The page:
SEO: Avoiding A Lonely Death On The 37th Page Of Google Search Results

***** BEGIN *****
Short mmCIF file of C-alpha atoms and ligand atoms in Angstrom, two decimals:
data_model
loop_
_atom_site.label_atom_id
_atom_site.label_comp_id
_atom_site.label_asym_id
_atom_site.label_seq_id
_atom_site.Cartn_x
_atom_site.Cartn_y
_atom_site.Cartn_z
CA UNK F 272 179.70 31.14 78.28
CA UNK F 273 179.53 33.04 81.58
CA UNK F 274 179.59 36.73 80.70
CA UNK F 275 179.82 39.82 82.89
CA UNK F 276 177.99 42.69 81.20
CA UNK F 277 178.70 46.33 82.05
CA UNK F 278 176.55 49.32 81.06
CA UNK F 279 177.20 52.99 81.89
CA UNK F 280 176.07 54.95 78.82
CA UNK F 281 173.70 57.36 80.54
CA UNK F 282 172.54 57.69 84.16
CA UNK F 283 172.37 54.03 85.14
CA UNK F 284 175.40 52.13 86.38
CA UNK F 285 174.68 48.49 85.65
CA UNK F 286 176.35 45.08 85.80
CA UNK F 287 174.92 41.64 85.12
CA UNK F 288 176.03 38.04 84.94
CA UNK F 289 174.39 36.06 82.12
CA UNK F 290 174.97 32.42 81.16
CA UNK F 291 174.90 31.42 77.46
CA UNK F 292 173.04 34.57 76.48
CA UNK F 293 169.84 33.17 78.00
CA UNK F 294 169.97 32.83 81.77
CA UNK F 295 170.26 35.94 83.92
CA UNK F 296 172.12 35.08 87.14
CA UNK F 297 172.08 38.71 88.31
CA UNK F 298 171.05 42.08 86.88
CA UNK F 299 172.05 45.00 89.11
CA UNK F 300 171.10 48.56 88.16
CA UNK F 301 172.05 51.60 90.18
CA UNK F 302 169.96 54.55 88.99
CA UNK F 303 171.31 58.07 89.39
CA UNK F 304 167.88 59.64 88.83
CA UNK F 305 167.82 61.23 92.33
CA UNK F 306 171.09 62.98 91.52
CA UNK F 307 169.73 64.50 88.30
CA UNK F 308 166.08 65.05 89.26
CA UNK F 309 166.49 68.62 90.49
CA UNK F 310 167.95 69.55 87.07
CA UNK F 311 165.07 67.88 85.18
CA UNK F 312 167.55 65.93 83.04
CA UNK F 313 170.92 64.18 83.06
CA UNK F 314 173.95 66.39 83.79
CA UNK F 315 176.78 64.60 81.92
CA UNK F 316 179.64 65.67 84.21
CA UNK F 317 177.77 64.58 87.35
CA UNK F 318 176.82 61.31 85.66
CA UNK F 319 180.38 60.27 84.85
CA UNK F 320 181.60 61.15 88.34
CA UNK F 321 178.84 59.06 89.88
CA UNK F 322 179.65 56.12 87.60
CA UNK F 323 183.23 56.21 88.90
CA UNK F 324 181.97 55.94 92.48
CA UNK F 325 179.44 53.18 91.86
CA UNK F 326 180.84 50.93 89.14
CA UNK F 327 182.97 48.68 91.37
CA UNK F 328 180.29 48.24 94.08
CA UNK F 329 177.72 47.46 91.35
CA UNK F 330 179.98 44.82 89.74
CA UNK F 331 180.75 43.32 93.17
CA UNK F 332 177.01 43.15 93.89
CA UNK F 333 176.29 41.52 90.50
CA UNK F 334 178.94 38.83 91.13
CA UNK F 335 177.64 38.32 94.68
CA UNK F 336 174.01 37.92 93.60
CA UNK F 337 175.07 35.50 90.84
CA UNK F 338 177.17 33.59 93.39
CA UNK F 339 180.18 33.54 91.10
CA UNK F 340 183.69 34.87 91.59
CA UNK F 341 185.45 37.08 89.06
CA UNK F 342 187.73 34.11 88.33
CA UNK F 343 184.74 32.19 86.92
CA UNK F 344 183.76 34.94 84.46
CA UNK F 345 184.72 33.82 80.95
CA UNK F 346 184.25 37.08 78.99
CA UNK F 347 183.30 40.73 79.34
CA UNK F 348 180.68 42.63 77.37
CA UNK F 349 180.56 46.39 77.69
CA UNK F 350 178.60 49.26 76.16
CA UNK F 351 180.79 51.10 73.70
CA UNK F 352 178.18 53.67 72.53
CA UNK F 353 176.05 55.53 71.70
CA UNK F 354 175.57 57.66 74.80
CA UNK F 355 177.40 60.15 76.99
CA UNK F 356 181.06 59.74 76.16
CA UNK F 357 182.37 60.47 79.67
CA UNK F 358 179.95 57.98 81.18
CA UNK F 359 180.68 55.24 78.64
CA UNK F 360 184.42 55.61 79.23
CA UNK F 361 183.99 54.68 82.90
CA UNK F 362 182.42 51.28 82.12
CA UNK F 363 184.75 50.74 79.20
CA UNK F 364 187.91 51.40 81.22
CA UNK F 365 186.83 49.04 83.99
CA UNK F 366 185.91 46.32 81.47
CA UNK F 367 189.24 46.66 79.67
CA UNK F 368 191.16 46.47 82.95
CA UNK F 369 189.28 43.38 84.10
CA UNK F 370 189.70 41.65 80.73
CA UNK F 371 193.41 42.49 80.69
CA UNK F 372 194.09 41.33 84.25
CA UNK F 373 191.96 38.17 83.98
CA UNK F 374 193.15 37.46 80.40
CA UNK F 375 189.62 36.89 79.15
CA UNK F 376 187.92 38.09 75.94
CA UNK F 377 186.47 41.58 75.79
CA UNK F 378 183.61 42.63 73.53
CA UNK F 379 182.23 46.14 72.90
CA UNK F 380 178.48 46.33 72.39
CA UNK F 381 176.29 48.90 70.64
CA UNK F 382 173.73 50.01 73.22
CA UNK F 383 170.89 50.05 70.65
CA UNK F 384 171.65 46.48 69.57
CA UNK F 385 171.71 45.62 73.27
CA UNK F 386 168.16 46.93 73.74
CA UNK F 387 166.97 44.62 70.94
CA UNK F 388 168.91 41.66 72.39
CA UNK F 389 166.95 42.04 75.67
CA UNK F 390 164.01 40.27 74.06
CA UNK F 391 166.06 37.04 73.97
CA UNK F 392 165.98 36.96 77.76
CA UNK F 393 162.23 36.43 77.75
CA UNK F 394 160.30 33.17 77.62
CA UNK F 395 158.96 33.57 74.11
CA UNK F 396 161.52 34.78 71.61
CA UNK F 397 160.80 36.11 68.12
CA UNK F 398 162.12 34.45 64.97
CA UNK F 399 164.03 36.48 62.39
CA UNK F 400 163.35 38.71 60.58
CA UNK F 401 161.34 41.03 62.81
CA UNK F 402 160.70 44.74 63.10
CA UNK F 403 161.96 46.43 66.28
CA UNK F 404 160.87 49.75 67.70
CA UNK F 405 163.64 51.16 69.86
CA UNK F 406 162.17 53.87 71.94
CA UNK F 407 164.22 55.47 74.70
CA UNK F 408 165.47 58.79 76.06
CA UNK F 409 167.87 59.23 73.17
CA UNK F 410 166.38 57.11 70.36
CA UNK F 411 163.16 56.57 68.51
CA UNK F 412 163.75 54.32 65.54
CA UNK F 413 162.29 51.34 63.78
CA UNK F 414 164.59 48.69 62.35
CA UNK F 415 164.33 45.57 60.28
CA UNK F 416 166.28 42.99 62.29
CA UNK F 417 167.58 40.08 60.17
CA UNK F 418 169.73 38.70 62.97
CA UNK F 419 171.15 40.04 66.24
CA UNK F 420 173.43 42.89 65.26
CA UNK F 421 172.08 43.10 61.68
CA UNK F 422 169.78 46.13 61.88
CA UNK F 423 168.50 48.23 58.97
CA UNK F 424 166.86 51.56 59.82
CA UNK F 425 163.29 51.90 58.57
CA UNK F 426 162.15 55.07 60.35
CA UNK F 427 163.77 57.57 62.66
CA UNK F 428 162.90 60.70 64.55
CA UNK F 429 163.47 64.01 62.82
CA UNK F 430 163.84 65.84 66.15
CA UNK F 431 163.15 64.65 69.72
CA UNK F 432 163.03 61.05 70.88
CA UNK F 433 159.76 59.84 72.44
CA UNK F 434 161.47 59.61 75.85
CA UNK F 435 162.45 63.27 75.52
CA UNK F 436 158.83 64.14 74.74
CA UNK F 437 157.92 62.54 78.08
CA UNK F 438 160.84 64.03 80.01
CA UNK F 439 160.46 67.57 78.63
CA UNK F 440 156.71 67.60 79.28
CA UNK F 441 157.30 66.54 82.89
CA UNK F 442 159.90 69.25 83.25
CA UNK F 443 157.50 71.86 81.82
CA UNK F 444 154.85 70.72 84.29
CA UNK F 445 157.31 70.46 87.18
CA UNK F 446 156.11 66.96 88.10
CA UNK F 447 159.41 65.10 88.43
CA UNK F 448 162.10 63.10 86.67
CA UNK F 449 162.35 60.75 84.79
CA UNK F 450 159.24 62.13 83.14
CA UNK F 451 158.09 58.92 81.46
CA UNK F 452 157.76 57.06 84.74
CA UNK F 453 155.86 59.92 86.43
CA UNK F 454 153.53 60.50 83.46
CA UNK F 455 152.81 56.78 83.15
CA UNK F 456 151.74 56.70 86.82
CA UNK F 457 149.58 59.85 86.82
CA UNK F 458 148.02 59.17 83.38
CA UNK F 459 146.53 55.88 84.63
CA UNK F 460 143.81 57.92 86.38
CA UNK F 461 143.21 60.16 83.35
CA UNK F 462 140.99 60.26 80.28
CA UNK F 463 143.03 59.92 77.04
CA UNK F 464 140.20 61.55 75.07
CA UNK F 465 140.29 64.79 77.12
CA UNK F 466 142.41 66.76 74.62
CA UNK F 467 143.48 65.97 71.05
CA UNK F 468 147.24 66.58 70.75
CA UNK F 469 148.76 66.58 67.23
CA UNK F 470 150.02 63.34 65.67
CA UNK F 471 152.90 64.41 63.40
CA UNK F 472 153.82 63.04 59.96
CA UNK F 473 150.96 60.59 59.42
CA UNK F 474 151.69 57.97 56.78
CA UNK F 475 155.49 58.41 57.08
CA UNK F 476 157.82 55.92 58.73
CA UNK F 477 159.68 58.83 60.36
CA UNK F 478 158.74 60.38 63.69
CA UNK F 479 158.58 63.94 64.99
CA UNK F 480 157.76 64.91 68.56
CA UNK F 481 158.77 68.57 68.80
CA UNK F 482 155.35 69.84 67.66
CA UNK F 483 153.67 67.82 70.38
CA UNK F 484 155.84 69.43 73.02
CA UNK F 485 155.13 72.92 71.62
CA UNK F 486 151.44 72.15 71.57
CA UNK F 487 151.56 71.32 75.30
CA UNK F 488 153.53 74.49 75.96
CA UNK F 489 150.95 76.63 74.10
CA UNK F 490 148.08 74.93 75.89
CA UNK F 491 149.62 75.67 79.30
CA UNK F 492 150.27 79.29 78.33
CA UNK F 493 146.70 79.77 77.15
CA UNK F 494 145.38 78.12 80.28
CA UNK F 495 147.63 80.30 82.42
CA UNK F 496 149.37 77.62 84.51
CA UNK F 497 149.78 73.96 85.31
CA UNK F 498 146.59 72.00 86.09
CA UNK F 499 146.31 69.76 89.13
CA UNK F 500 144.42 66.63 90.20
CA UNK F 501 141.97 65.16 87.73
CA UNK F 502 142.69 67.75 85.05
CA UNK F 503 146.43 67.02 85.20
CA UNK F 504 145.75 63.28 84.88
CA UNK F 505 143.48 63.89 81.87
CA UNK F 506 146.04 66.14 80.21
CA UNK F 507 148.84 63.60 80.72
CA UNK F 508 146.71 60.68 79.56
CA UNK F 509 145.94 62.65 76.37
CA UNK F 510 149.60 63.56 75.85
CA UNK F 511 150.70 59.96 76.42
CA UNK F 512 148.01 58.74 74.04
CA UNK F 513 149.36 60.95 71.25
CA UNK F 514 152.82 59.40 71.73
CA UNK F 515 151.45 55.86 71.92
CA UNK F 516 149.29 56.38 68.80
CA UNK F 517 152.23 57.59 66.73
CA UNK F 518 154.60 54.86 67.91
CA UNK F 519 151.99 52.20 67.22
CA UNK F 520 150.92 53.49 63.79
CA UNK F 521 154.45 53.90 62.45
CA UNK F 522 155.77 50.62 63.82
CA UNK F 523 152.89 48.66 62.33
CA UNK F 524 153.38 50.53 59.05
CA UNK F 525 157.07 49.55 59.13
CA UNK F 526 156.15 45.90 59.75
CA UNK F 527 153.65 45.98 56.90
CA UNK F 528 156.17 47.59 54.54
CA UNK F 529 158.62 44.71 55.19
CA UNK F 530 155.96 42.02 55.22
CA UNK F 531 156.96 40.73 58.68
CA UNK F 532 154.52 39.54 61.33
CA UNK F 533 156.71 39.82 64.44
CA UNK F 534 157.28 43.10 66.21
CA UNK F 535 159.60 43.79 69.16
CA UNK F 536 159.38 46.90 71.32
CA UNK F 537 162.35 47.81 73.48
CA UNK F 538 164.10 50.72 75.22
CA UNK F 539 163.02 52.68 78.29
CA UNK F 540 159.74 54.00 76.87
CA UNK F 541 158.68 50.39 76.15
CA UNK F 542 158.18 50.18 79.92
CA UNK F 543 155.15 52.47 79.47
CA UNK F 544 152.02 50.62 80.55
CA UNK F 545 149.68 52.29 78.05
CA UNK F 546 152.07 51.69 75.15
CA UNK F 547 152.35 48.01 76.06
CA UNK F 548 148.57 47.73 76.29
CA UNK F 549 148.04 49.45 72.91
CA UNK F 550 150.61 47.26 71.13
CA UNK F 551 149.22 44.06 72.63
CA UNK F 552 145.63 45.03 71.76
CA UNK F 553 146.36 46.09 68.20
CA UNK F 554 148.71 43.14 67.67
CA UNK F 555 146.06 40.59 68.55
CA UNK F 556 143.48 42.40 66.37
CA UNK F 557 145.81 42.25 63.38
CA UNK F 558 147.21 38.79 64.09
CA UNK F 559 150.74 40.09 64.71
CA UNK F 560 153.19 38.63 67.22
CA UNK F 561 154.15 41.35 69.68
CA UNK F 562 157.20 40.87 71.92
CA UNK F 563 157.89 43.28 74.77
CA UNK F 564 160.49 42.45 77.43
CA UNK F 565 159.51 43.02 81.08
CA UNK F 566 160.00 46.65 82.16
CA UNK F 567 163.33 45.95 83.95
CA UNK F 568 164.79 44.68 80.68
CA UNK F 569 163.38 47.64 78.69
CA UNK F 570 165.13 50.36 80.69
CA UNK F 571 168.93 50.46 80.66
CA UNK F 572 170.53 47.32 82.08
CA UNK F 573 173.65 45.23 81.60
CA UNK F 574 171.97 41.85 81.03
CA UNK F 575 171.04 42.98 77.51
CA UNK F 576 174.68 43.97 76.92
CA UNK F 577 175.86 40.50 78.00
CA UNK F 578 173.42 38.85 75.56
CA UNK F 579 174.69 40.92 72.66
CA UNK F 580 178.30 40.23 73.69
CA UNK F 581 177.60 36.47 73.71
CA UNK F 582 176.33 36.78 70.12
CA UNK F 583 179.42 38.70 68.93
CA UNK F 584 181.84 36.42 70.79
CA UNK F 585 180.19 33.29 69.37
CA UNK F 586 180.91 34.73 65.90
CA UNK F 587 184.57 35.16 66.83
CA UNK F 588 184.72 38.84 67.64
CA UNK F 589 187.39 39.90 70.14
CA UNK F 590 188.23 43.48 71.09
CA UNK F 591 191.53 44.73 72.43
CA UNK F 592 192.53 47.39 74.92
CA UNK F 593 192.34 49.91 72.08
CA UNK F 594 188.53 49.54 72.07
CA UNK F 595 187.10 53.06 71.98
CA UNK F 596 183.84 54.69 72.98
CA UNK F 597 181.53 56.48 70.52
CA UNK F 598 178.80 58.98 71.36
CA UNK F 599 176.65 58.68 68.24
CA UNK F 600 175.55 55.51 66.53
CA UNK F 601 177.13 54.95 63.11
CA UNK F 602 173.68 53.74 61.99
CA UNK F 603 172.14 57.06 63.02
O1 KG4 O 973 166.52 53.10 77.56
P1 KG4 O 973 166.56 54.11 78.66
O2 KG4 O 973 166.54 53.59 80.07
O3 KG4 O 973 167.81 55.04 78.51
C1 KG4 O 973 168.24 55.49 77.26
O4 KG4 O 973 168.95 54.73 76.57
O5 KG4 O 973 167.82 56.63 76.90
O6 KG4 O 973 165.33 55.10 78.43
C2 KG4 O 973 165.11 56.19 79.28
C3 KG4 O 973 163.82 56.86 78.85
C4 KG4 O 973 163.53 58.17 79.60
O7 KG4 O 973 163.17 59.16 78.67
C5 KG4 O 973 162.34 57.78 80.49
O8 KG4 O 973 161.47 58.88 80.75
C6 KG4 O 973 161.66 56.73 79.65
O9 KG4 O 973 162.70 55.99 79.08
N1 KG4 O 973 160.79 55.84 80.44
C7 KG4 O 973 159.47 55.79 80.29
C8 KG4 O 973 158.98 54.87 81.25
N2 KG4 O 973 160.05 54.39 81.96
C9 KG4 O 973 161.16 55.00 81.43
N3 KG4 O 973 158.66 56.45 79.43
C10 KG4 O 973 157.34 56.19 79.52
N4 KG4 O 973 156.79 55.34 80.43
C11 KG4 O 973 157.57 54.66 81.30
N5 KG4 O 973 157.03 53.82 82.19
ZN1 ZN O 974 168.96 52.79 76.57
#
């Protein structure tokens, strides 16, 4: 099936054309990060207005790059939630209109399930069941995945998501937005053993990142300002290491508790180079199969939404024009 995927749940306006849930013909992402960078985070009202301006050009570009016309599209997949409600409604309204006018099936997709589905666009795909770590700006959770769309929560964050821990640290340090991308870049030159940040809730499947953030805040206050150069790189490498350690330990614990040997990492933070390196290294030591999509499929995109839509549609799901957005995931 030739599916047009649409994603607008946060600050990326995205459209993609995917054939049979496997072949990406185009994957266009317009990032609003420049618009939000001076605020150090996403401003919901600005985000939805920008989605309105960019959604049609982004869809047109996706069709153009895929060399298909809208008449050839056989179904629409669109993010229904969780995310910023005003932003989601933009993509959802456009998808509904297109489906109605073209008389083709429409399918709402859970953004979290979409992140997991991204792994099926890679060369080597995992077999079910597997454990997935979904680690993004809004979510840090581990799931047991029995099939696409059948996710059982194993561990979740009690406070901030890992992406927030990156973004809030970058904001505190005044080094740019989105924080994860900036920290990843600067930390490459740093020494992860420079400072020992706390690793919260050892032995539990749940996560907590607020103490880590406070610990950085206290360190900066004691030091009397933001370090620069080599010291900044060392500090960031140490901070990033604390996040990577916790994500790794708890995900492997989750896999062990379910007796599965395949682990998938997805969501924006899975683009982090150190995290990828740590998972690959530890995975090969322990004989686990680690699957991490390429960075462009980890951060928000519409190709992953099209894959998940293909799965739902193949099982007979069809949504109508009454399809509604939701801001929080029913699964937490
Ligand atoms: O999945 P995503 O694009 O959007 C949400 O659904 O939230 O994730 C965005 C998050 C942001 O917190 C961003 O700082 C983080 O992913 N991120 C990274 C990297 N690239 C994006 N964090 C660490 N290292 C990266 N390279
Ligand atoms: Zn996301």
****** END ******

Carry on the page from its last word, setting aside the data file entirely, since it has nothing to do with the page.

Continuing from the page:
Corporate communicators and nonprofit and agency execs are quick to talk about how to get the most out of digital channels, be they blogs, social networks or video-sharing platforms, but many still flounder when it comes to the crux of what makes these vehicles effective in the first place: search engine optimization (SEO). After all, it doesn't matter how catchy your press release is or how well designed your corporate Web site happens to be if it doesn't pop up on the first page of search results. "Think of [the Internet] as a sea where everyone is sending up smoke signals to find each other," says Amy Dean, president of Dean Public Relations. "Search engine optimization is that smoke signal. It's not the great equalizer--it's the great integrator." This can be a harsh reality for communicators, many of whom have long balked at terms like "metatags" and "HTML source codes," opting instead to leave such technicalities to the IT department. But evasion is no longer an option. There is good news, though: SEO is all about word choice, and hasn't that been PR's forte from the very beginning? What's In A Name? Before you can go forth and optimize, you have to know what optimization actually is. "Search engine optimization is the process of improving the volume and quality of traffic to a press release or Web site via improved organic search results," says Paolina Milana, VP of marketing for Marketwire. "Good SEO helps interested consumers, industry analysts, investors and members of the media find your news, your company Web site, and your products more easily." This means that anything that can be searched can be optimized--blog posts, social network postings, press releases, content in online newsrooms, interview transcripts, annual reports and so on. SEO is driven by search algorithms, or unique rules that search engines follow when sorting through billions of Web pages in response to a search keyword. While every search engine has its own formula and weighting system for returning results, the following rules always apply (source: Search Engine Watch, March 2007, courtesy of Milana): Keyword location and frequency; Relevance of a page's meta-description tags (pieces of HTML code that concisely summarize a page's content and help determine what text you see in the results of search queries); Relevance of a page's meta-keyword tags (keywords you choose to identify a page's content--should be limited to 10-15 words); Relevance of a page's title tags (the text that appears in the clickable link on the search results page--should always contain your organization's name); Quantity and source of backward links (links to your Web site from another site) to a page; and, The actual text of the backward links. Playing By The Rules The aforementioned rules are the driving forces behind the results generated by search engines like Google and Yahoo; once you have a general understanding of their premise, it's just a matter of applying them when writing press releases, blog posts, corporate Web site content, etc. *Think Word Perfect. Studies have shown that the majority of searchers use two to three words in search engine queries, so the first rule of conduct is to identify a set of words that are most likely to be included in a related query. This should be done through an in-depth series of brainstorming sessions with multiple stakeholder groups to identify which words are a) most applicable to the page/press release's content; and b) are most likely to be searched. There are also a number of tools to help you whittle your list down to a handful of winning words (see sidebar). "Identify five to 10 keywords/phrases that describe your company's products or services. Using those same keywords, work with your internal Web team to optimize relevant product pages on your Web site," Milana says. "Include your company name and relevant keywords in the headline and first paragraph of every press release, as well as in the meta- keywords field." *Be Symbolic. Laura Sturaitis, SVP of media services and product strategy for Business Wire, says that, in addition to keywords, formatting also increases visibility in search engines. She recommends: Bolding and italicizing headlines, key words, etc.; Using symbols such as @, $, &, etc.; Imbedding hyperlinks; Using social networking tags such as Digg; and, Bulleting key points. *Get Linked In. Any executive who has been successful with SEO would agree that links are key to obtaining good results. When it comes to optimizing press releases, Sturaitis advises that communicators be strategic when choosing which Web page to link back to; often, the best choice isn't the most obvious--the home page. But, beyond imbedding links in press releases, Lee Odden, CEO of TopRank Online Marketing, recommends "promoting content on social networks, linking up with partners and cross- linking internally." He also offers these tips: Analyze the current link environment and develop your own link-building plan accordingly. Assess competitors' link activity to see if it presents any opportunities. *Socialize. Press releases are often the first things that come to mind when contemplating SEO, but Curtis Hougland, founder of Attention PR, says that the state of social media is causing that to shift. "Press releases are changing, so while they include tags, links, photos and summaries, ultimately you are just trying to create something that [users] can pull from more easily," he says. "The way you think about social PR is that engagement has a lot to do with taking audience key words, identifying the online communications in which those audiences aggregate, identifying the influencers within each of those communities, and then figuring out which asset you have that could open a sustained conversation with them. That asset can be as simple as a press release--then the press release becomes a viral tool." Thus, while he agrees that key words, metatags and links are all important for SEO success, Hougland maintains that the best approach is simply engagement with audiences. "The best SEO comes from engagement in social media, which adds to the volume and depth of conversations, as well as inbound blog links--which are key things Google is looking for," he says. "Authentic, frequent communication works better than anything else." PRN (Editor's Note: For more in-depth search engine optimization tactics and best practices, you can register for the April 24 PR News Webinar, "Search Engine Marketing and Optimization Strategies for Communicators" at http://www.prnewsonline.com.) CONTACTS: Lee Odden, seo@toprank.org; Laura Sturaitis, laura.sturaitis@businesswire.com; Paolina Milana, pmilana@marketwire.com; Amy Dean, adean@deanpublicrelations.com Keyword Research And Linking Tools Research: Google AdWords Tool Microsoft Keyword Forecast Seodigger.com KeywordDiscovery.com Wordtracker.com Spyfu.com Linking: MarketLeap Link Popularity Yahoo Site Explorer Google Webmaster Central Microsoft Webmaster Tools Source: Lee Odden, TopRank ?Online Marketing